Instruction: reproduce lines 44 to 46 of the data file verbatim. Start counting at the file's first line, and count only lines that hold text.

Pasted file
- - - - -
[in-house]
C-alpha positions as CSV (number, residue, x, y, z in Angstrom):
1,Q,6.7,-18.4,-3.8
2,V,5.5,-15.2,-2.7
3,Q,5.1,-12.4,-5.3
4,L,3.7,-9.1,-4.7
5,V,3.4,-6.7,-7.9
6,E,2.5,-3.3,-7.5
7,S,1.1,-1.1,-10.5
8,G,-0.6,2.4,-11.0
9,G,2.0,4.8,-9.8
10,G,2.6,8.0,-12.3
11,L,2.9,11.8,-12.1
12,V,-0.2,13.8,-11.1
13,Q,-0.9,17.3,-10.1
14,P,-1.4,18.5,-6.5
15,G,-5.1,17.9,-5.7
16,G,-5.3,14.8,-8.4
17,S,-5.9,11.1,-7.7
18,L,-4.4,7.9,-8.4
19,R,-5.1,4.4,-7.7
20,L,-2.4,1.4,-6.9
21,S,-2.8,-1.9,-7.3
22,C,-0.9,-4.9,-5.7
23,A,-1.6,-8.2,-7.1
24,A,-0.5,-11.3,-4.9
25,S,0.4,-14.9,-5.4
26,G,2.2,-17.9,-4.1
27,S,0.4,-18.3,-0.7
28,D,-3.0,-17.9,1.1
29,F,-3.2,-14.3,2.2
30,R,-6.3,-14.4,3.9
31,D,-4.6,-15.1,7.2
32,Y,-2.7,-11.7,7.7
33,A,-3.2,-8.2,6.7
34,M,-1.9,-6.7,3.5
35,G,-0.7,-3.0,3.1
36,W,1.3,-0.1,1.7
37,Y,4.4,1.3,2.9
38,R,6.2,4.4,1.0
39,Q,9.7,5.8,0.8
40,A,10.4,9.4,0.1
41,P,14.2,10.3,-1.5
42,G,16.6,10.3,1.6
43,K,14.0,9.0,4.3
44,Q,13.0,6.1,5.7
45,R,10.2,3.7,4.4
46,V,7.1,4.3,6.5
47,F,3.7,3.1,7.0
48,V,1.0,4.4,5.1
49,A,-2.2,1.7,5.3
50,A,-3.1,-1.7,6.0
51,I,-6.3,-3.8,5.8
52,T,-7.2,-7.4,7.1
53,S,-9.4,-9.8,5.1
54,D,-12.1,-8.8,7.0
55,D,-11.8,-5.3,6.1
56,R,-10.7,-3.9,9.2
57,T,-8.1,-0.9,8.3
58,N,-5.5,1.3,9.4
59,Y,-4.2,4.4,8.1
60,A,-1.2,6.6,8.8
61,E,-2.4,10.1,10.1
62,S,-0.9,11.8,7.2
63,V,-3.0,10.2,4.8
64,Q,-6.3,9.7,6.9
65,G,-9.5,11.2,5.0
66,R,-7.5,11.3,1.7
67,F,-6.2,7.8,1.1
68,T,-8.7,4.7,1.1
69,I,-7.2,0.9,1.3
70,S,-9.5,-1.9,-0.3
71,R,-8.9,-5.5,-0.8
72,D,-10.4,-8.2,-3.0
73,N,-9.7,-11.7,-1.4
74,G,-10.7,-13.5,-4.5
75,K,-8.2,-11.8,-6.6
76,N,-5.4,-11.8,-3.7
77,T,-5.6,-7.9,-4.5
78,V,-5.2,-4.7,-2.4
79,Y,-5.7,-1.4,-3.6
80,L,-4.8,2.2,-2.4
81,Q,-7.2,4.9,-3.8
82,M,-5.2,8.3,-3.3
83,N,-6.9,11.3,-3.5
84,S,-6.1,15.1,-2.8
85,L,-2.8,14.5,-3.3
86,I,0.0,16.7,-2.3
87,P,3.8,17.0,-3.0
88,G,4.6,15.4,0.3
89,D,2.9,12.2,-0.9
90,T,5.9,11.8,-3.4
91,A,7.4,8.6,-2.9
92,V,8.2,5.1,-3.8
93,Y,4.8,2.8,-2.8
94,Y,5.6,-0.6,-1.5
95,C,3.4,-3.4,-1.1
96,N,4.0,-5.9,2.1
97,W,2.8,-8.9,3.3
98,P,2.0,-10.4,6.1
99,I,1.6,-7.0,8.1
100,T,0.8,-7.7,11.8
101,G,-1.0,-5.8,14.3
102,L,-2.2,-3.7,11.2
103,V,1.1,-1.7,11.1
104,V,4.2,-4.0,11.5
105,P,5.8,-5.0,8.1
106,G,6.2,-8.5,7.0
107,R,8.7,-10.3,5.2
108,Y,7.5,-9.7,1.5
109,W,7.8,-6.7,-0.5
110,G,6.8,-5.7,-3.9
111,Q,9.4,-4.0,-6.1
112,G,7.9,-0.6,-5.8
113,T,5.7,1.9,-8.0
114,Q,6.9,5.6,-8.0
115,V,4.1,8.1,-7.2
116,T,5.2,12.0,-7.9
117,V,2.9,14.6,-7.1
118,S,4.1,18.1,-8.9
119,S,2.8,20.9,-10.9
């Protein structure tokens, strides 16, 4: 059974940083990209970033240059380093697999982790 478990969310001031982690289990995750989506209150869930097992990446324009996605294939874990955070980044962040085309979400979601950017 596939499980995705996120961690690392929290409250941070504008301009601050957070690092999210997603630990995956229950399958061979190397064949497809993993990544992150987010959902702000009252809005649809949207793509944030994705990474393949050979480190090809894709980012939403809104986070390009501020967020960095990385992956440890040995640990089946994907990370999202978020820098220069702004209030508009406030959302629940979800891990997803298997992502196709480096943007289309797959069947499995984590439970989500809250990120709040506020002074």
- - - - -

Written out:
42,G,16.6,10.3,1.6
43,K,14.0,9.0,4.3
44,Q,13.0,6.1,5.7